Kumail show

Apple is collaborating with the Oscar-nominated screenwriters behind “The Big Sick,” Kumail Nanjiani and Emily V. Gordon, as well as Alan Yang and Lee Eisenberg to develop “Little America,” an immigration-themed anthology series based on stories in Epic Magazine. Among others, Epic featured the stories of Indian Americans Kunal Sah and Usha Reddi. (Neilson Barnard/Getty Images for THR)

After “The Big Sick,” the sleeper hit of 2017, Kumail Nanjiani can easily be entrusted with the task of sharing the stories of immigrants with utmost honesty.

After incorporating his own immigrant experience in the U.S. in his romantic comedy, the Pakistani American actor/writer and his writer wife Emily V. Gordon have signed on to write and executive produce a half-hour anthology series, “Little America,” for Apple, according to The Hollywood Reporter.

Joining the duo will be Lee Eisenberg (“The Office,” “SMILF”) and Alan Yang, who co-created Netflix’s “Master of None” with Aziz Ansari.

“Little America” is based on the true stories featured in Epic Magazine. It is described as a funny, romantic, heartfelt and inspiring look beyond the headlines at the lives of immigrants in America at a time when their stories are more relevant than ever.

These stories, as described on the site, are a “small, collective portrait of America’s immigrants. And thereby a portrait of America itself.”

It’s not clear if all or a few of the stories featured in the magazine will make the cut. Among other immigrant tales, Epic featured the stories of Indian Americans Kunal Sah and Usha Reddi.

Sah, a resident of Utah, shares his story with the magazine, from the time his family immigrated to the U.S. in 1990, and how his father worked odd jobs: dishwasher at Pizza Hut, burrito roller at Taco Bell, line cook at Jack in the Box, and saved every cent to buy that little independent motel. He goes on to share how his parents, who were fighting a deportation order they received in 2004, and their citizenship had been pending for 14 years, had to leave the country in 2006, and how he was kept under the watch of his uncle, who became abusive.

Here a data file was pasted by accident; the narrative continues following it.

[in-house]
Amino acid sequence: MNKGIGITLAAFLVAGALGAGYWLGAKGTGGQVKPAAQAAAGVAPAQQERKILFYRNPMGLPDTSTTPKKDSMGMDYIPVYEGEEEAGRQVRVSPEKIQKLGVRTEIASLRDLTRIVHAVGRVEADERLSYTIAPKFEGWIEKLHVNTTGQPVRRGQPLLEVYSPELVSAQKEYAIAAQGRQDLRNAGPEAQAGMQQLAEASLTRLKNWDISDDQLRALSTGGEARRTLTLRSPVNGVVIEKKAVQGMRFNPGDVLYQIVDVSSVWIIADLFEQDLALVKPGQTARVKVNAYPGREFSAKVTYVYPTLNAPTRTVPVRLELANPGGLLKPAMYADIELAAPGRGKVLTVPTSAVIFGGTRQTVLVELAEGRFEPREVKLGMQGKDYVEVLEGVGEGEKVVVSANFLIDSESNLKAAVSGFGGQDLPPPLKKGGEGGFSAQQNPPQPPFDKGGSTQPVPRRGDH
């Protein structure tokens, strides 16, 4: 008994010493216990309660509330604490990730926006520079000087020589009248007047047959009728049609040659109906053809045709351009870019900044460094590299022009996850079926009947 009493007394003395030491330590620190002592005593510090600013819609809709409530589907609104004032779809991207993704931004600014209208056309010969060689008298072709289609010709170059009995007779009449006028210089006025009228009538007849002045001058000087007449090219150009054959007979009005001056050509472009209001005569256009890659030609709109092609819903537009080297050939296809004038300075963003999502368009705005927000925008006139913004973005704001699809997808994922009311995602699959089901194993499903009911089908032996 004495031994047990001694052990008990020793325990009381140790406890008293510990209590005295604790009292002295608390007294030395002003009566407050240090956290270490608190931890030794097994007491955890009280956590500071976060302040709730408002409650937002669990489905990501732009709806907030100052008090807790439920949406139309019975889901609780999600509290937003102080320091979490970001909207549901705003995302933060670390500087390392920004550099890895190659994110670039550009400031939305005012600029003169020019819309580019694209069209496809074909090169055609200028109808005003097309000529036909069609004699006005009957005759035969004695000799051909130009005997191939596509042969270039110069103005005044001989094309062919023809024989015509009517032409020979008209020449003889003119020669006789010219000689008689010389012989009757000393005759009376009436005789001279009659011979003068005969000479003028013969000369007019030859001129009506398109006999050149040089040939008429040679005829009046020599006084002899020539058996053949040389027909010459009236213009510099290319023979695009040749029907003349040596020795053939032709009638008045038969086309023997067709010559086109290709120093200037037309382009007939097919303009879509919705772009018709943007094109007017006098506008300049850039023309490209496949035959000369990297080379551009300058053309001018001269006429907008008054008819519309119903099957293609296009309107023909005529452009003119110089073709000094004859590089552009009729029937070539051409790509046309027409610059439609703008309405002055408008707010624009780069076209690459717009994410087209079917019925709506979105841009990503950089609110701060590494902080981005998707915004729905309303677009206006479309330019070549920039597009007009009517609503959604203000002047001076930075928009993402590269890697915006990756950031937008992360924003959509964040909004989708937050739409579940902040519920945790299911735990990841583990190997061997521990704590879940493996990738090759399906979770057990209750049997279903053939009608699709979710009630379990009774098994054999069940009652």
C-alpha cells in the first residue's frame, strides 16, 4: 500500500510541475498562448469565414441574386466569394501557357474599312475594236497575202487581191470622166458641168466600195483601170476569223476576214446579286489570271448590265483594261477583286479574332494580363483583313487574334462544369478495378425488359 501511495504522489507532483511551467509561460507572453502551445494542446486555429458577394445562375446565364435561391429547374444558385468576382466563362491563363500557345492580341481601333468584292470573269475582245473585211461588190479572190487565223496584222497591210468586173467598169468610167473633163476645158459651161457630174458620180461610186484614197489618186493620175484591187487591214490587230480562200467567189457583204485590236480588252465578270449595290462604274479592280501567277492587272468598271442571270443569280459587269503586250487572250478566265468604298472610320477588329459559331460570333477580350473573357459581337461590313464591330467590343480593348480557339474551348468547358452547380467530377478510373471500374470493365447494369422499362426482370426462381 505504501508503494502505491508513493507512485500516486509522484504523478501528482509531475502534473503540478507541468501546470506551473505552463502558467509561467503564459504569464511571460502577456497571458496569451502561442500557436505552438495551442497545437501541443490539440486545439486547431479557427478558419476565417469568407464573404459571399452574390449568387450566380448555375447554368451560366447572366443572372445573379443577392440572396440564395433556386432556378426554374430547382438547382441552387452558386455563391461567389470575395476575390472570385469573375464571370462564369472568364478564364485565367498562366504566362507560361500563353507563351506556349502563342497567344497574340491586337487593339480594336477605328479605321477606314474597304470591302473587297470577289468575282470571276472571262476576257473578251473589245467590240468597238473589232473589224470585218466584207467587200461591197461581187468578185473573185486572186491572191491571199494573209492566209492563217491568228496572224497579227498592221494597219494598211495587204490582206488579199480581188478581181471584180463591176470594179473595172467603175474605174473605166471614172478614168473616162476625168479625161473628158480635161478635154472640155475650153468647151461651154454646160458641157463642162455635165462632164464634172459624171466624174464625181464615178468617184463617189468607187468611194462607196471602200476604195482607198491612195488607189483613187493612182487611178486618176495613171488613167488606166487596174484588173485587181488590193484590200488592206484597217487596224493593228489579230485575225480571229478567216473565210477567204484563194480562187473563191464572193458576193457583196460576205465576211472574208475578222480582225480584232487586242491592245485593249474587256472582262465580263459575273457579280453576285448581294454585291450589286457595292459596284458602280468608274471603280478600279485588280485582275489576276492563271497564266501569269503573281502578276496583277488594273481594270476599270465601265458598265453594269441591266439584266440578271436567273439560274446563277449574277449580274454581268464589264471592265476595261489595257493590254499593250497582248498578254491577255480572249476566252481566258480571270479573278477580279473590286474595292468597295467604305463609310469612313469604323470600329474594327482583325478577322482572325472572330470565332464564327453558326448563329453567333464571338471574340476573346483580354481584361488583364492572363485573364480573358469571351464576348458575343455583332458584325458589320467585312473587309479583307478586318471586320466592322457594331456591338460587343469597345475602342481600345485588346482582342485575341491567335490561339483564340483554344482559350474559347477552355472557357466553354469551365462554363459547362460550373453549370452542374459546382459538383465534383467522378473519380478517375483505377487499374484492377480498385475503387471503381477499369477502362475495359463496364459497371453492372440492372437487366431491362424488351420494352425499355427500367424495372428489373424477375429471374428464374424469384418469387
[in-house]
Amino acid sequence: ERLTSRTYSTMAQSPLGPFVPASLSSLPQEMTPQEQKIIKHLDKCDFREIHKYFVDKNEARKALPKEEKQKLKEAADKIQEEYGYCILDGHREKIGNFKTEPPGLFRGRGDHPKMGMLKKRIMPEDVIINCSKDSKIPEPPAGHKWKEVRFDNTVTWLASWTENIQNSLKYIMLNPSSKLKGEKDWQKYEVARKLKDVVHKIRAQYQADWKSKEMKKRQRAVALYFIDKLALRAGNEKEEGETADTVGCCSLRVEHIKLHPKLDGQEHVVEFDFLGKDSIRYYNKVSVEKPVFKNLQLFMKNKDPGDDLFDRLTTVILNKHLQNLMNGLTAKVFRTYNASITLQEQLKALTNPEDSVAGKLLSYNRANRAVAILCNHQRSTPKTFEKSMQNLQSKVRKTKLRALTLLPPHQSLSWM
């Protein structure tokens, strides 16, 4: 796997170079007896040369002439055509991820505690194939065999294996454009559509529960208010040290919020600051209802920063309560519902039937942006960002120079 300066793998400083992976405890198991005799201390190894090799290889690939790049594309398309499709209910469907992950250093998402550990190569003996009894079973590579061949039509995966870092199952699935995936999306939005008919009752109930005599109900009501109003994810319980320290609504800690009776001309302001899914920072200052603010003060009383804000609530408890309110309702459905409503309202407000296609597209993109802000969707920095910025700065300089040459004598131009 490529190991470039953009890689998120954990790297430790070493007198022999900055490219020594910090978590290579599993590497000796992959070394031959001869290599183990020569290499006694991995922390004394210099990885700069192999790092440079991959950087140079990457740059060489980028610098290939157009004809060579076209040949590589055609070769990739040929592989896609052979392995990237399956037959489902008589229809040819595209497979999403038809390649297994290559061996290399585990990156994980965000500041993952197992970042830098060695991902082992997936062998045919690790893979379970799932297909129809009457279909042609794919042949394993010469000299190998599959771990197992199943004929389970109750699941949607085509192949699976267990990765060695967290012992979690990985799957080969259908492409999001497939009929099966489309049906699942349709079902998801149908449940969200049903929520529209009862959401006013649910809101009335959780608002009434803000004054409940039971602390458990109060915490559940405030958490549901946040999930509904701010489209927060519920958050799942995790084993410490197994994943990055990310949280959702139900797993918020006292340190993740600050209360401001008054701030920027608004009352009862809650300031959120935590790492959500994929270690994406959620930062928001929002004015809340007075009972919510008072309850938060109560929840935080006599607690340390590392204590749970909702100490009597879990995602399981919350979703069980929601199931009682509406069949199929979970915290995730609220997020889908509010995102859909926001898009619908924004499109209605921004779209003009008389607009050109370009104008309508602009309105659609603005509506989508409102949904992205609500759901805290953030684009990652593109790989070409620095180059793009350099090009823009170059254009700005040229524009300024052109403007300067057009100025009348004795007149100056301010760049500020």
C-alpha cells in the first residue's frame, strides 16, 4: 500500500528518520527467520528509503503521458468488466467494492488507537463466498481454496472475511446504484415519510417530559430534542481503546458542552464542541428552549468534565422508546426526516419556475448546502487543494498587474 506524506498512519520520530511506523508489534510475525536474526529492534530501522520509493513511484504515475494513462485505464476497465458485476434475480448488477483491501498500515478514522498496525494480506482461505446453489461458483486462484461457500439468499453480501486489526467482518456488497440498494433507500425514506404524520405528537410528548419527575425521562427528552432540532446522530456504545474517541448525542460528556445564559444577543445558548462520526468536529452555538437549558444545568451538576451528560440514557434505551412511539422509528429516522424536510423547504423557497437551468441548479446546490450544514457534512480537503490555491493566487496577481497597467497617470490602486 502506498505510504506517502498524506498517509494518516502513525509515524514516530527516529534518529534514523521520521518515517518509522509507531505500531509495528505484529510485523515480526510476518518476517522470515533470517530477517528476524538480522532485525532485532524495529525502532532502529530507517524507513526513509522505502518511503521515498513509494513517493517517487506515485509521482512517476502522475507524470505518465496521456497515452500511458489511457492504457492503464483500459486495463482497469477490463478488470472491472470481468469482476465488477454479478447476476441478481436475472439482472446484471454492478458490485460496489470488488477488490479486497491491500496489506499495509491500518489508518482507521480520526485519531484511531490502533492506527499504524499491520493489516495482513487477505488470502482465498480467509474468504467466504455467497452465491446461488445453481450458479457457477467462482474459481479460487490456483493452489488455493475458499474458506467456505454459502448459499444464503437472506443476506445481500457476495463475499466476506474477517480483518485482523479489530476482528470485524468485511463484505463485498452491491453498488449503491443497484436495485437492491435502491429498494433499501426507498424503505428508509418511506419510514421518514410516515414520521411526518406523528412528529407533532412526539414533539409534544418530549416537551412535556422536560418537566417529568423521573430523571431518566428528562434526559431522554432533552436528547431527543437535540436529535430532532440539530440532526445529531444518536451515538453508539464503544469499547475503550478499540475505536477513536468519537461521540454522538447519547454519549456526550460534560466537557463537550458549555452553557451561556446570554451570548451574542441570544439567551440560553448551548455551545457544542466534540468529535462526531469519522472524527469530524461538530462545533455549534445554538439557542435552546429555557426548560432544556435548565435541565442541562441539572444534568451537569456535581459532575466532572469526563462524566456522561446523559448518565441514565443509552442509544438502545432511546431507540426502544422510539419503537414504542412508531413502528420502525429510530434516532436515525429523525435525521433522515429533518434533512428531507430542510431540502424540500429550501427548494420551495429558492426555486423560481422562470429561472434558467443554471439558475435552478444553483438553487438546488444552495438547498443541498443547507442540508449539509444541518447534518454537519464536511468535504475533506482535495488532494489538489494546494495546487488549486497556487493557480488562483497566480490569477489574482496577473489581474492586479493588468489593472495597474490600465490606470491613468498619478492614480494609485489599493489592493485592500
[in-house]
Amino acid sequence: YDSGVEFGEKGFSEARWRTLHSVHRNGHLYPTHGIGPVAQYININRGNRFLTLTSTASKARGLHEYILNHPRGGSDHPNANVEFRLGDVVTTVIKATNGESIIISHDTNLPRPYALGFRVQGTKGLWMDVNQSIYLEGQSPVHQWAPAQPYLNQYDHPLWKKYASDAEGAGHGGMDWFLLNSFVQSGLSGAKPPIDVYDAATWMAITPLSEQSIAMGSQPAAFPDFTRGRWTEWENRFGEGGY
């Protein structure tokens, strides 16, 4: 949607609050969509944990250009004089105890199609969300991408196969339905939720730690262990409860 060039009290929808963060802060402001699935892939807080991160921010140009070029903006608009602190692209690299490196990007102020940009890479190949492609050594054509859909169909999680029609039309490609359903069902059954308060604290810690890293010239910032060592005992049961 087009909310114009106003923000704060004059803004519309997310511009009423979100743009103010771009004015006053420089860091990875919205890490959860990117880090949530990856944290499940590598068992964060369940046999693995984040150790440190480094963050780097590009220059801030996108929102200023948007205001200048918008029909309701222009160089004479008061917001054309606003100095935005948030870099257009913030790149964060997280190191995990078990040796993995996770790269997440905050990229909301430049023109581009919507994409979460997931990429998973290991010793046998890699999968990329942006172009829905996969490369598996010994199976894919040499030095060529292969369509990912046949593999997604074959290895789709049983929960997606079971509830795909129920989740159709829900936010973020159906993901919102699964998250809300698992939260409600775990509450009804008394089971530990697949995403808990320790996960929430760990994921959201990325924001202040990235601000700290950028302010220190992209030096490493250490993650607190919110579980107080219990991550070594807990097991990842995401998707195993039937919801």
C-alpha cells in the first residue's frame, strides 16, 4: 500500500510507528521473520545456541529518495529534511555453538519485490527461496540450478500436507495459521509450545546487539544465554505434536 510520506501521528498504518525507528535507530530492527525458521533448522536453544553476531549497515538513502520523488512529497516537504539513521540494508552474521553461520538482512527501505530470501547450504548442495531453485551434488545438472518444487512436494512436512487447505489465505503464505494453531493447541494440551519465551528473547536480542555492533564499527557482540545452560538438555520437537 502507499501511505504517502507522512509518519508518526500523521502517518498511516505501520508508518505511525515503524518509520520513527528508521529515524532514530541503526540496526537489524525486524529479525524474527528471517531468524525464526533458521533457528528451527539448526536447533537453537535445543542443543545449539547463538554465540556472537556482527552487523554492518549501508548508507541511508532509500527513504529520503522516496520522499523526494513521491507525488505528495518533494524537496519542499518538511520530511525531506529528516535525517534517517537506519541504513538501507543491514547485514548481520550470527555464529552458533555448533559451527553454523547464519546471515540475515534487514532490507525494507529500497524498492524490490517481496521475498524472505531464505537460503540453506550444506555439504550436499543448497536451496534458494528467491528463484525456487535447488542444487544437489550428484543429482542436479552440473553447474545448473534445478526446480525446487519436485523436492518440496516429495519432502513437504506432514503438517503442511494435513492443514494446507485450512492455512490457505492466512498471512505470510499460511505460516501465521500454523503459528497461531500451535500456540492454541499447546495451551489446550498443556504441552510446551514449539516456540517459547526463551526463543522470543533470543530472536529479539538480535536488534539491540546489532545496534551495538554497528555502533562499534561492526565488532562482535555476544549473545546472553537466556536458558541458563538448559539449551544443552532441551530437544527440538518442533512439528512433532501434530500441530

“I wanted to go to an Ivy League college and then become a neurosurgeon. That was my goal,” he told the magazine. “You can’t do that.” That’s what he’d tell me. “You cannot be a doctor. You can’t.” That was the only grown-up voice I had in my household, telling me that.”

His parents finally returned to the U.S. in January 2016.

“Since they’ve returned, we’ve raised the hotel on TripAdvisor from tenth best in Green River to second best,” he said. “And even though we’re back together, our conversations are still mostly all about work. Nothing else. That hurts. I’m sure they want to reach out just as much as I want to, but we don’t know how to talk about things after so much time apart.”

Reddi of Manhattan, Kansas, is the former mayor of the city. She lost her first election.

“Manhattan didn’t know what to make of me at first. I learned this from the first graders I taught at the local elementary school — they were six-year-olds, and very honest, and they repeated things their parents wondered behind closed doors,” she shared with the magazine. “What is that thing on your face?” “Do you like America?” “Are you trying to change our religion?”

She said she explained that her bindi was part of her identity, the way a necklace or a tattoo might be part of their parents’ identity. “I said I had lived in America since I was a little girl, and I liked the country very much. It was the reason I wanted to run for office,” she said.

For most of the 20 years that she was married, Reddi was a stay-at-home mom of three. She goes on to talk about how she was faced with an existential crisis after her divorce.

“The Indian population quickly distanced themselves from me — they thought divorce was “contagious,” she recalled to Epic. “After my divorce, the first thing someone told me was, “Welcome to poverty.”

After her first loss at the ballot, Reddi tried harder but did not compromise with her values.

“I was at the county office in a state of shock when the results came in. It turned out to be the victory party! I was going to be mayor! I screamed and hugged everybody while on the verge of tears,” she said. “The community believed in me. It was overwhelming. And I never hid the fact that I was an immigrant. I never hid my religion. I never hid my gender or my skin color. It turned out that spoke well to Manhattan.”

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